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Commentary: The ABCs of video upheaval

The debut of free shows online will start a trend, forcing the Web to be part of everybody's TV strategy.

Commentary: The ABCs of video upheaval
By Forrester Research
Special to CNET News.com
April 12, 2006, 1:54PM PT

by Josh Bernoff

Walt Disney has announced that starting April 30 it will make popular ABC shows including "Lost" and "Desperate Housewives" available for free on a Web site it controls. Shows will include ads that can't be skipped.

This is the start of a big trend; now networks, Web portals, cable operators and advertisers need to shift their strategies. Free TV on the Web will further weaken TV schedules and hasten networks' transition to multiple revenue streams.

ABC broke the TV/Web barrier when it put its prime-time shows on iTunes. But most consumers won't pay for shows they can get for free. Meanwhile, the market for ads in online streaming video is exploding, with CPMs (cost per thousand viewings) moving upward from an already enviable $25. Recognizing the revenue opportunity, ABC has now defined the role of streaming video in network strategy: to expand audiences beyond the regular TV schedule. The rest of the TV industry must react:


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• Other networks must follow ABC's lead. The network's move will lock in loyal viewers, generate revenue, broaden relationships with advertisers and turn ABC's Web site into a high-traffic destination. As of this moment, CBS, Fox and NBC are behind. With their business models threatened by fragmentation, ad clutter and digital video recorders, these networks must fight their cultural tendency to protect prime-time viewing and 30-second spots, and create video portals similar to ABC's. Fox, in particular, should put its shows on MySpace.com.

• Portals should race to aggregate video traffic. With major networks' video locked away in their own sites, portals must romance other video sources, including less aggressive cable networks like Lifetime. AOL has a start with classic video in its In2TV service. Google needs to move quickly to add ad-supported video to its paid and free service. Yahoo should begin heavily promoting its video search, creating a better index into the free sites maintained by the networks.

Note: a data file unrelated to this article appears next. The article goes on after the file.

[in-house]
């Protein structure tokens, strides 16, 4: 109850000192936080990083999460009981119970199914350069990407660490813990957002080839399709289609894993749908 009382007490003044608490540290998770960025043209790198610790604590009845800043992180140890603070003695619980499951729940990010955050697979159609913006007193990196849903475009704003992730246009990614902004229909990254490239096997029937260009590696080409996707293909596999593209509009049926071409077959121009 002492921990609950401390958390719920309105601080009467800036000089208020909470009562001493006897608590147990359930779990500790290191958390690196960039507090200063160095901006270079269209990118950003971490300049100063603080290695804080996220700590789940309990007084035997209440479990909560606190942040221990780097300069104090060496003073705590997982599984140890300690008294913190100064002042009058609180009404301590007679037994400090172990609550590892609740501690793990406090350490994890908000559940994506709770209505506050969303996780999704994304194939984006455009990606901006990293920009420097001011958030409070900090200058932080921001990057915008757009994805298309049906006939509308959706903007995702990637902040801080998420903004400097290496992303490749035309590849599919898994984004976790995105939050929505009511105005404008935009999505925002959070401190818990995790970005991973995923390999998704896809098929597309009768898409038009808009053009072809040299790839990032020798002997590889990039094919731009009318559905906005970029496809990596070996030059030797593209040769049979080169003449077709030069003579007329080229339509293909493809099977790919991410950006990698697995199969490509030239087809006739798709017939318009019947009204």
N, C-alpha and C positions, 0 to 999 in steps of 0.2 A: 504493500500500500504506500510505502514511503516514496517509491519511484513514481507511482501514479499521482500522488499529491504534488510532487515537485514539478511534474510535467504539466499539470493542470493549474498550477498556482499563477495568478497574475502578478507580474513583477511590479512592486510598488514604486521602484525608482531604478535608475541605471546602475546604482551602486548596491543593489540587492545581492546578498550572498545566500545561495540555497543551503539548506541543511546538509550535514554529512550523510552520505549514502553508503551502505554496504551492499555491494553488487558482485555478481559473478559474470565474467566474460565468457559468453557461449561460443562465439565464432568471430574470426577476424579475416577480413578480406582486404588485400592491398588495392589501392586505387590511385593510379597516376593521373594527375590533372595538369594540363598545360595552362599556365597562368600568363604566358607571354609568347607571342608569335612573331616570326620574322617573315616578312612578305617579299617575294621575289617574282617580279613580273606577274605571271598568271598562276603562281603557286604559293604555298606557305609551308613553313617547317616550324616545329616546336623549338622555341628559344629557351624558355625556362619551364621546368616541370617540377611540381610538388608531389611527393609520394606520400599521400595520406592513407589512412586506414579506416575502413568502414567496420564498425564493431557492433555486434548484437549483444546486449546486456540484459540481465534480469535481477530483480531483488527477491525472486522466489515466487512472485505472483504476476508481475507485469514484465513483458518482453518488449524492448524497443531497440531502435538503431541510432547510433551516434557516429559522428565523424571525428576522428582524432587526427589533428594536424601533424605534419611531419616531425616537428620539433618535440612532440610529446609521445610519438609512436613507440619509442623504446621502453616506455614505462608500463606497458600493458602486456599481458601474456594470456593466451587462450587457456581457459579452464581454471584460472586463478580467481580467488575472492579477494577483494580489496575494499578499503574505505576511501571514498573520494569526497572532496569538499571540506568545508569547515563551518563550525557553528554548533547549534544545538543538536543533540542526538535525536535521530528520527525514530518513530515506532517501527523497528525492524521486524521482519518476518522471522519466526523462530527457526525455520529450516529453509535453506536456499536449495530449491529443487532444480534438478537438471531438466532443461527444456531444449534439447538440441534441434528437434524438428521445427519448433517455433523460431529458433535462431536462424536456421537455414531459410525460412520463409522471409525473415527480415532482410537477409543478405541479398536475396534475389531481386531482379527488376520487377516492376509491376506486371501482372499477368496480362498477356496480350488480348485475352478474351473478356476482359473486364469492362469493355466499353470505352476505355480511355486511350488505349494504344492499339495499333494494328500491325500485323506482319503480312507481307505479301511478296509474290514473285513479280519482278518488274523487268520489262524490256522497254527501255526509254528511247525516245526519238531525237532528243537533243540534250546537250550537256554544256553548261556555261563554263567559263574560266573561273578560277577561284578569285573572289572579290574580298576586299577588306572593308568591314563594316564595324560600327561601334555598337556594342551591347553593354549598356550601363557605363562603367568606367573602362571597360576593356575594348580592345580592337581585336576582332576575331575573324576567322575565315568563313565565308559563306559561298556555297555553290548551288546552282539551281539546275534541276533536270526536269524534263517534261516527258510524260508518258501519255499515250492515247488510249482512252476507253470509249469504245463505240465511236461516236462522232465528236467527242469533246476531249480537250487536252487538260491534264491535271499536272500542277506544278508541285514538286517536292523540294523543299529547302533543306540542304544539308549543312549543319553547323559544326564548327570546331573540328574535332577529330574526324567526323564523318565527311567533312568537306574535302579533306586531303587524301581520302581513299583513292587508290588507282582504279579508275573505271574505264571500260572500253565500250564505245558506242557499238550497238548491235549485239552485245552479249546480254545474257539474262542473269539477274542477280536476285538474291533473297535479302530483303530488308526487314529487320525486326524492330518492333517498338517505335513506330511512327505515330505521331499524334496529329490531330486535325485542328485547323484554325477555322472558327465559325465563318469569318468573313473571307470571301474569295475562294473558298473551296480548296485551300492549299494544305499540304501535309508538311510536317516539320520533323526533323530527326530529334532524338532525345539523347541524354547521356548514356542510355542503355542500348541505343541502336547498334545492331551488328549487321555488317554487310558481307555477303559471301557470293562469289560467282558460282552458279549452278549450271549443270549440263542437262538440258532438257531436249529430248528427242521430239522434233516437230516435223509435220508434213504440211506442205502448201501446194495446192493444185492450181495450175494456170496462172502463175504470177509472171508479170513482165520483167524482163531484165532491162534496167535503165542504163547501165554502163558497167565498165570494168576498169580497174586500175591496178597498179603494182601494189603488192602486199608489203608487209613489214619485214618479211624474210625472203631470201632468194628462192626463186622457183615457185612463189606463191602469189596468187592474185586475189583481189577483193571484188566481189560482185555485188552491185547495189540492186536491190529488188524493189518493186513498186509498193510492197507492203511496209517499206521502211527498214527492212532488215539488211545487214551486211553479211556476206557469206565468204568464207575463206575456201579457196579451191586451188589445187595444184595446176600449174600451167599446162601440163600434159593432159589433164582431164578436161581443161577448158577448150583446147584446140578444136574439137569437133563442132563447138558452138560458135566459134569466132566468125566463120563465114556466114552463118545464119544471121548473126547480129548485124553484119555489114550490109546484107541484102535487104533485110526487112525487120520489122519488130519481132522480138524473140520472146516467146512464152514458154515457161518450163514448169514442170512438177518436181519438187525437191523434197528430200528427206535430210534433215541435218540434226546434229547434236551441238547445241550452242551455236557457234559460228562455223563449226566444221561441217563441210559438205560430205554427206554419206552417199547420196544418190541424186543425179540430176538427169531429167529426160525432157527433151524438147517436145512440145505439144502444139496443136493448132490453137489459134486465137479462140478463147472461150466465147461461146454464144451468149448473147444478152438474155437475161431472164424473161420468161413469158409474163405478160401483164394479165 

• Cable VOD needs an ad model. Free video-on-demand abounds at Comcast and Time Warner Cable, but affiliated advertising is far from standard. To fix this, operators like Cox, Charter and Cablevision must beef up their free content and commit to supplying viewing data to measurement vendors Rentrak, Nielsen and Everstream. Without a VOD ad model, networks will shift their attention away from VOD and look toward the Web.

• Advertisers should embrace online video. ABC's streaming video spots are unskippable, uncluttered and dedicated to a single advertiser. Advertisers should leap on this opportunity to get consumers' undivided attention and insist on bundling it with TV ads. All future branding campaigns should include online video alongside television.

© 2005, Forrester Research, Inc. All rights reserved. Information is based on best available resources. Opinions reflect judgment at the time and are subject to change.